Can Divine Justice Come Out of Human Courts? (RELS 348)

A recent article in The Globe and Mail bears the headline “Saudi court sentences man to death for renouncing Muslim faith.” Though the ruling is interesting in itself, the article touches on it only briefly before using it as a stepping stone to a broader outline of the Saudi justice system, and the issues that it has raised in international relations with Saudi Arabia. It compares this conviction with that of Raif Badawi last year – a case which as been much in the Canadian media of late, in large part due to the efforts of his family, who fled Saudi Arabia a few years ago, and now live in Quebec.

These incidents are explained in the article as being part of “the Wahhabi interpretation of Sharia Islamic law” – a religious legal system, based, according to its proponents, on the Koran, and the words and actions of the prophet Mohammed. Saudi Arabia claims that as an Islamic nation, the authority of their government, including the justice system, must flow from “the Book of God and the Sunna of the Prophet.” This is hardly a new idea: Islam, from it’s inception, was intended to be a national religion, fully integrated with government, and Sharia is intended to function as a national legal system.

But human rights groups claim that the law as it’s applied in Saudi Arabia is “arbitrary,” and violates defendants’ rights, a claim that makes a certain amount of sense given the variety of interpretations of Sharia within Islam. Other countries, Canada included, are under pressure to intervene in Saudi court cases, which are seen by many as unnecessarily, and sometimes irrationally, harsh. Cases like this become arguments against Islam, undermining respect for the religion they purport to protect.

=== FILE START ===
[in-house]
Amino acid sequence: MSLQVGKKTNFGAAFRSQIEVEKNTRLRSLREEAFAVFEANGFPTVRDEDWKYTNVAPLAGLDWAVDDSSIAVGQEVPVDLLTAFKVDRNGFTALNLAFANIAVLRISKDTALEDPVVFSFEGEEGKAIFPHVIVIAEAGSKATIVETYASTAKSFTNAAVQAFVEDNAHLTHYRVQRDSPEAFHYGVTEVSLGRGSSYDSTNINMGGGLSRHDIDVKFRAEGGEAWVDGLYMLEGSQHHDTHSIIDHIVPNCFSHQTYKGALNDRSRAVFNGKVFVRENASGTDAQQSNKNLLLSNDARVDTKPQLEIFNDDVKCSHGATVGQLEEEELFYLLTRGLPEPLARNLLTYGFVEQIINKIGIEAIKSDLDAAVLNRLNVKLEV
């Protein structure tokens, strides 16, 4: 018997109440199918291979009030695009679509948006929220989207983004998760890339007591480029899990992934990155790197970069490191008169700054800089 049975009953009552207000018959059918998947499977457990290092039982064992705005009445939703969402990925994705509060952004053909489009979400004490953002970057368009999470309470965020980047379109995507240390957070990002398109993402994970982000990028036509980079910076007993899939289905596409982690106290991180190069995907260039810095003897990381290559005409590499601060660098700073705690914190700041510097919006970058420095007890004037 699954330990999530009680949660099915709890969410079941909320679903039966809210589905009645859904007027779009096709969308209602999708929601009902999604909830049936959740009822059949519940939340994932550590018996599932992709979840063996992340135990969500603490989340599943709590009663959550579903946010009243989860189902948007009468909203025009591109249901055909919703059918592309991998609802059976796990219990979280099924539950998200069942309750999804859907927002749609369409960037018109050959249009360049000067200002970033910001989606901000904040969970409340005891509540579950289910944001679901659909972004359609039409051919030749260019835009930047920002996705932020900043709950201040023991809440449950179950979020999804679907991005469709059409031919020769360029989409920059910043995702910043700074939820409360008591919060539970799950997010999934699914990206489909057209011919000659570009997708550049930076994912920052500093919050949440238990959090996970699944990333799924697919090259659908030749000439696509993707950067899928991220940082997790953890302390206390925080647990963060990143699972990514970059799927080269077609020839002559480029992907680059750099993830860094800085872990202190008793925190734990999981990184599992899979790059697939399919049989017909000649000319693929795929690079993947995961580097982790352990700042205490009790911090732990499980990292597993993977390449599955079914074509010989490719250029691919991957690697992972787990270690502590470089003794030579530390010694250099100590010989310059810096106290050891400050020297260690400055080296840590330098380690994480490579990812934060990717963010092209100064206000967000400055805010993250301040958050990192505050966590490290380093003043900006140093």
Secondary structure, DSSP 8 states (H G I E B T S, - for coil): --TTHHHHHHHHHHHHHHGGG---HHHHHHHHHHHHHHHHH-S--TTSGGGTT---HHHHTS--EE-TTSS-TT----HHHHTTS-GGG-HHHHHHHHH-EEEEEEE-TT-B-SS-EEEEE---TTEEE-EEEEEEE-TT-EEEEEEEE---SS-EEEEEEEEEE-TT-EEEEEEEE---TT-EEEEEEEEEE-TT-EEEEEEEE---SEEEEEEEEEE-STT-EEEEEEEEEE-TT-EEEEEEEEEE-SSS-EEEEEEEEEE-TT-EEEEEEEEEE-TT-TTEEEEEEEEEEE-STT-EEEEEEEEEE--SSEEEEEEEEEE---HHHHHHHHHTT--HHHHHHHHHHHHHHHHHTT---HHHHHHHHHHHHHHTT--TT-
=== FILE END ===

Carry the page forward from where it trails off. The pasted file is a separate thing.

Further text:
I can understand the impulse to defend a legal system that one believes is mandated by God, despite the negative press associated with it. But it seems to me that even for a sincere believer, describing Sharia Islamic law, in any of its current forms, as unambiguously divine, is a bit of a stretch. The Quran is a book of poetry, not a plain legal document, and interpretations have varied widely through the centuries: Contrast the recent beheadings of Christians by the “Islamic state”, with the relatively high degree of tolerance afforded to Christians and Jews in early Islamic empires. Even the most serious and respected scholars are still human, and working at an ever increasing distance from the source. Most legal systems acknowledge that laws are created as much in the interpretation as in the writing. Why not acknowledge that the law is already being shaped by human beings, and choose to shape it in a direction that won’t bring one’s beliefs into disrepute?

-A. Morgana

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